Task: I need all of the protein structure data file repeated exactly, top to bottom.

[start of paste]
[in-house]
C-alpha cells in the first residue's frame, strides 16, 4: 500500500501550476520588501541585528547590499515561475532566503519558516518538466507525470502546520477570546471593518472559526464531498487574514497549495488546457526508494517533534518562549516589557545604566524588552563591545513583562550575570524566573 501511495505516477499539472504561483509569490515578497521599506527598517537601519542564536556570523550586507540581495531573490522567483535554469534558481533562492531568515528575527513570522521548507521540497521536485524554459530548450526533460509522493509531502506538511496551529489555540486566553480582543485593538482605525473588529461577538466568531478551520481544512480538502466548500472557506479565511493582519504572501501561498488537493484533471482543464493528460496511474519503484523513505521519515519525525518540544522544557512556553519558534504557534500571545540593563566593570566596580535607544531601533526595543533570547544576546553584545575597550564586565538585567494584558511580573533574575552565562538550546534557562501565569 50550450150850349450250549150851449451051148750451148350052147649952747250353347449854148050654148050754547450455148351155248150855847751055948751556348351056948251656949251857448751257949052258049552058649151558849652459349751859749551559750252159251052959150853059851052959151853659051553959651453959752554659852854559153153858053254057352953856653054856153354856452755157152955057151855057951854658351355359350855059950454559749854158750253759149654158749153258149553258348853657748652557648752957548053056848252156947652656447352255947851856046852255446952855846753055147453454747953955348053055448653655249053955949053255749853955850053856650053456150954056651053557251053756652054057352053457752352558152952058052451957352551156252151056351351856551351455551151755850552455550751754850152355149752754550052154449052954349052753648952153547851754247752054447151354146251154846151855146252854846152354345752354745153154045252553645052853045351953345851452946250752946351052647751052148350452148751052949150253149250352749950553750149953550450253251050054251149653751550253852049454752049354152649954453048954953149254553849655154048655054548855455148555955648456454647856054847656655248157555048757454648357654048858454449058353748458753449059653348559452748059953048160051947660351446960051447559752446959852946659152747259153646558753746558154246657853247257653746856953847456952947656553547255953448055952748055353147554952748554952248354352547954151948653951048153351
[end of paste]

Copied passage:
[in-house]
C-alpha cells in the first residue's frame, strides 16, 4: 500500500501550476520588501541585528547590499515561475532566503519558516518538466507525470502546520477570546471593518472559526464531498487574514497549495488546457526508494517533534518562549516589557545604566524588552563591545513583562550575570524566573 501511495505516477499539472504561483509569490515578497521599506527598517537601519542564536556570523550586507540581495531573490522567483535554469534558481533562492531568515528575527513570522521548507521540497521536485524554459530548450526533460509522493509531502506538511496551529489555540486566553480582543485593538482605525473588529461577538466568531478551520481544512480538502466548500472557506479565511493582519504572501501561498488537493484533471482543464493528460496511474519503484523513505521519515519525525518540544522544557512556553519558534504557534500571545540593563566593570566596580535607544531601533526595543533570547544576546553584545575597550564586565538585567494584558511580573533574575552565562538550546534557562501565569 50550450150850349450250549150851449451051148750451148350052147649952747250353347449854148050654148050754547450455148351155248150855847751055948751556348351056948251656949251857448751257949052258049552058649151558849652459349751859749551559750252159251052959150853059851052959151853659051553959651453959752554659852854559153153858053254057352953856653054856153354856452755157152955057151855057951854658351355359350855059950454559749854158750253759149654158749153258149553258348853657748652557648752957548053056848252156947652656447352255947851856046852255446952855846753055147453454747953955348053055448653655249053955949053255749853955850053856650053456150954056651053557251053756652054057352053457752352558152952058052451957352551156252151056351351856551351455551151755850552455550751754850152355149752754550052154449052954349052753648952153547851754247752054447151354146251154846151855146252854846152354345752354745153154045252553645052853045351953345851452946250752946351052647751052148350452148751052949150253149250352749950553750149953550450253251050054251149653751550253852049454752049354152649954453048954953149254553849655154048655054548855455148555955648456454647856054847656655248157555048757454648357654048858454449058353748458753449059653348559452748059953048160051947660351446960051447559752446959852946659152747259153646558753746558154246657853247257653746856953847456952947656553547255953448055952748055353147554952748554952248354352547954151948653951048153351